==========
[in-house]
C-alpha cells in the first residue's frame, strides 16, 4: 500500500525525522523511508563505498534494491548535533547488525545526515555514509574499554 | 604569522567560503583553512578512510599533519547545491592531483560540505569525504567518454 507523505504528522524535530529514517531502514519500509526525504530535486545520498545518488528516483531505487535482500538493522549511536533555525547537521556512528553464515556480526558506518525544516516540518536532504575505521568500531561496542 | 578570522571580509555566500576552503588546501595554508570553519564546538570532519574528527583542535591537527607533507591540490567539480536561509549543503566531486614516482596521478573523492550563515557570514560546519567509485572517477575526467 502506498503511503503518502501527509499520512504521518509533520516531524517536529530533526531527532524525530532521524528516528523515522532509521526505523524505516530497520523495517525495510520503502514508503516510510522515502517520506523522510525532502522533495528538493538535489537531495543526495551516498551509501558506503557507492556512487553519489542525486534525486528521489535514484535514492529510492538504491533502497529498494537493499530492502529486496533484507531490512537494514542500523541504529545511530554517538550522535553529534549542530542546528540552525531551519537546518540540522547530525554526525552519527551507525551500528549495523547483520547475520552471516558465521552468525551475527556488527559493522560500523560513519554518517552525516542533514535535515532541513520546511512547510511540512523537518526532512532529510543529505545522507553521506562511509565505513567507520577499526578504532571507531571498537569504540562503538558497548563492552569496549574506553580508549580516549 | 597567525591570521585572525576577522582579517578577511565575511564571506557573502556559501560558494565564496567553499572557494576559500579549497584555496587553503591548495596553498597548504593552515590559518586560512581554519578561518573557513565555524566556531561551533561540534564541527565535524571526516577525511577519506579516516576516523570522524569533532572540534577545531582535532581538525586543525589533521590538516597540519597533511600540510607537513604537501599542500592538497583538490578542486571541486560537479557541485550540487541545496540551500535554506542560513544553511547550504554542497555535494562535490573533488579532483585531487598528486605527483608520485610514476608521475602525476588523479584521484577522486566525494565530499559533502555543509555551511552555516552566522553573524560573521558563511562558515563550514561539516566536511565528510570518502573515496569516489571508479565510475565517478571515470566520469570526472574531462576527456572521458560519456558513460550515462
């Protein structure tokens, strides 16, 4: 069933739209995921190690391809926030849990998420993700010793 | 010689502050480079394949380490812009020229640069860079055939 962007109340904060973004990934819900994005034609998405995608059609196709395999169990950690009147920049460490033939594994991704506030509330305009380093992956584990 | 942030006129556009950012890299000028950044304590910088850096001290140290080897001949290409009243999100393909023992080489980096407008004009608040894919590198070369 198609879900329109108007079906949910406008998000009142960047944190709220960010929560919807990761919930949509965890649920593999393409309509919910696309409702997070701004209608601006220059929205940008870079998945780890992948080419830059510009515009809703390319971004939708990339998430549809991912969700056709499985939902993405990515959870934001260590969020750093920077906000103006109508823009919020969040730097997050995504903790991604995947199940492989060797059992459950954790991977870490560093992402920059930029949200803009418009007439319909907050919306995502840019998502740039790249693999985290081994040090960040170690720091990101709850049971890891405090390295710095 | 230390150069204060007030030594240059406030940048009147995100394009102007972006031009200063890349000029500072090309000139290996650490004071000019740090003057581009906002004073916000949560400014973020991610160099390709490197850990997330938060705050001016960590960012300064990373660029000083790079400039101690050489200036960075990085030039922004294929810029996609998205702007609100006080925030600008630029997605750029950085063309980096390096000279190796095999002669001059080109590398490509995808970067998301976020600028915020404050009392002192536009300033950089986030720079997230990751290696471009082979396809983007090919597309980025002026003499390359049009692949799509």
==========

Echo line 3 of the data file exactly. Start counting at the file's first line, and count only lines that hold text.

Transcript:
């Protein structure tokens, strides 16, 4: 069933739209995921190690391809926030849990998420993700010793 | 010689502050480079394949380490812009020229640069860079055939 962007109340904060973004990934819900994005034609998405995608059609196709395999169990950690009147920049460490033939594994991704506030509330305009380093992956584990 | 942030006129556009950012890299000028950044304590910088850096001290140290080897001949290409009243999100393909023992080489980096407008004009608040894919590198070369 198609879900329109108007079906949910406008998000009142960047944190709220960010929560919807990761919930949509965890649920593999393409309509919910696309409702997070701004209608601006220059929205940008870079998945780890992948080419830059510009515009809703390319971004939708990339998430549809991912969700056709499985939902993405990515959870934001260590969020750093920077906000103006109508823009919020969040730097997050995504903790991604995947199940492989060797059992459950954790991977870490560093992402920059930029949200803009418009007439319909907050919306995502840019998502740039790249693999985290081994040090960040170690720091990101709850049971890891405090390295710095 | 230390150069204060007030030594240059406030940048009147995100394009102007972006031009200063890349000029500072090309000139290996650490004071000019740090003057581009906002004073916000949560400014973020991610160099390709490197850990997330938060705050001016960590960012300064990373660029000083790079400039101690050489200036960075990085030039922004294929810029996609998205702007609100006080925030600008630029997605750029950085063309980096390096000279190796095999002669001059080109590398490509995808970067998301976020600028915020404050009392002192536009300033950089986030720079997230990751290696471009082979396809983007090919597309980025002026003499390359049009692949799509």